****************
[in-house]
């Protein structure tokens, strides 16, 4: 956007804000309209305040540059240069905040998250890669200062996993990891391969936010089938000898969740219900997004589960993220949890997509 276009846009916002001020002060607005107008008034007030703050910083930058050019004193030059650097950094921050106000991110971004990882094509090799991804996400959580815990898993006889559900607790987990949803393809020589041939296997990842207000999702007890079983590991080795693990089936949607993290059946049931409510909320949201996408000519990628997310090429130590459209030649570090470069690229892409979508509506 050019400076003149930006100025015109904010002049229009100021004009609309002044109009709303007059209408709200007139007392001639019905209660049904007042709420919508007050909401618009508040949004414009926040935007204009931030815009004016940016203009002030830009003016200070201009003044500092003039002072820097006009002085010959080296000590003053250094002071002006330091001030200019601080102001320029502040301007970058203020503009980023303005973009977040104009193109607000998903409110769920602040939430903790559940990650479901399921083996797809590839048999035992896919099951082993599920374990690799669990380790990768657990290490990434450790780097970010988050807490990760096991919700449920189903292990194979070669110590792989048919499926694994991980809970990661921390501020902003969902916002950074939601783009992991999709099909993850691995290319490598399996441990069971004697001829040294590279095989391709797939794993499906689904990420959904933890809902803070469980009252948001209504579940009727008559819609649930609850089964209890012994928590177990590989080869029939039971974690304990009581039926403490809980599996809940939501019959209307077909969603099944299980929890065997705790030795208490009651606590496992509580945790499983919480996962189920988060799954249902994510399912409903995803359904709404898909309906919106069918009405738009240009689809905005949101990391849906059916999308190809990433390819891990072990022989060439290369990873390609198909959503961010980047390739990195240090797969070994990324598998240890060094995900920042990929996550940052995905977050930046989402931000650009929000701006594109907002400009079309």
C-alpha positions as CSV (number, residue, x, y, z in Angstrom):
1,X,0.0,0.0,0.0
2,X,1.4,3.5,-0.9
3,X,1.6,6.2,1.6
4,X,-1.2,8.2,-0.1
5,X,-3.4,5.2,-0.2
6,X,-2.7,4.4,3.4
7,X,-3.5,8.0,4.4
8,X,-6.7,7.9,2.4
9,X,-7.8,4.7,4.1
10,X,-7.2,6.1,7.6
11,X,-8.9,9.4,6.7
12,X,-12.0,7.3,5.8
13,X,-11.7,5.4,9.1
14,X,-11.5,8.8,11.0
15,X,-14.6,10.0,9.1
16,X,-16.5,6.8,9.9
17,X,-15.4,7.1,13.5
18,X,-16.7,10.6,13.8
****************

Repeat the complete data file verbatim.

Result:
[in-house]
């Protein structure tokens, strides 16, 4: 956007804000309209305040540059240069905040998250890669200062996993990891391969936010089938000898969740219900997004589960993220949890997509 276009846009916002001020002060607005107008008034007030703050910083930058050019004193030059650097950094921050106000991110971004990882094509090799991804996400959580815990898993006889559900607790987990949803393809020589041939296997990842207000999702007890079983590991080795693990089936949607993290059946049931409510909320949201996408000519990628997310090429130590459209030649570090470069690229892409979508509506 050019400076003149930006100025015109904010002049229009100021004009609309002044109009709303007059209408709200007139007392001639019905209660049904007042709420919508007050909401618009508040949004414009926040935007204009931030815009004016940016203009002030830009003016200070201009003044500092003039002072820097006009002085010959080296000590003053250094002071002006330091001030200019601080102001320029502040301007970058203020503009980023303005973009977040104009193109607000998903409110769920602040939430903790559940990650479901399921083996797809590839048999035992896919099951082993599920374990690799669990380790990768657990290490990434450790780097970010988050807490990760096991919700449920189903292990194979070669110590792989048919499926694994991980809970990661921390501020902003969902916002950074939601783009992991999709099909993850691995290319490598399996441990069971004697001829040294590279095989391709797939794993499906689904990420959904933890809902803070469980009252948001209504579940009727008559819609649930609850089964209890012994928590177990590989080869029939039971974690304990009581039926403490809980599996809940939501019959209307077909969603099944299980929890065997705790030795208490009651606590496992509580945790499983919480996962189920988060799954249902994510399912409903995803359904709404898909309906919106069918009405738009240009689809905005949101990391849906059916999308190809990433390819891990072990022989060439290369990873390609198909959503961010980047390739990195240090797969070994990324598998240890060094995900920042990929996550940052995905977050930046989402931000650009929000701006594109907002400009079309």
C-alpha positions as CSV (number, residue, x, y, z in Angstrom):
1,X,0.0,0.0,0.0
2,X,1.4,3.5,-0.9
3,X,1.6,6.2,1.6
4,X,-1.2,8.2,-0.1
5,X,-3.4,5.2,-0.2
6,X,-2.7,4.4,3.4
7,X,-3.5,8.0,4.4
8,X,-6.7,7.9,2.4
9,X,-7.8,4.7,4.1
10,X,-7.2,6.1,7.6
11,X,-8.9,9.4,6.7
12,X,-12.0,7.3,5.8
13,X,-11.7,5.4,9.1
14,X,-11.5,8.8,11.0
15,X,-14.6,10.0,9.1
16,X,-16.5,6.8,9.9
17,X,-15.4,7.1,13.5
18,X,-16.7,10.6,13.8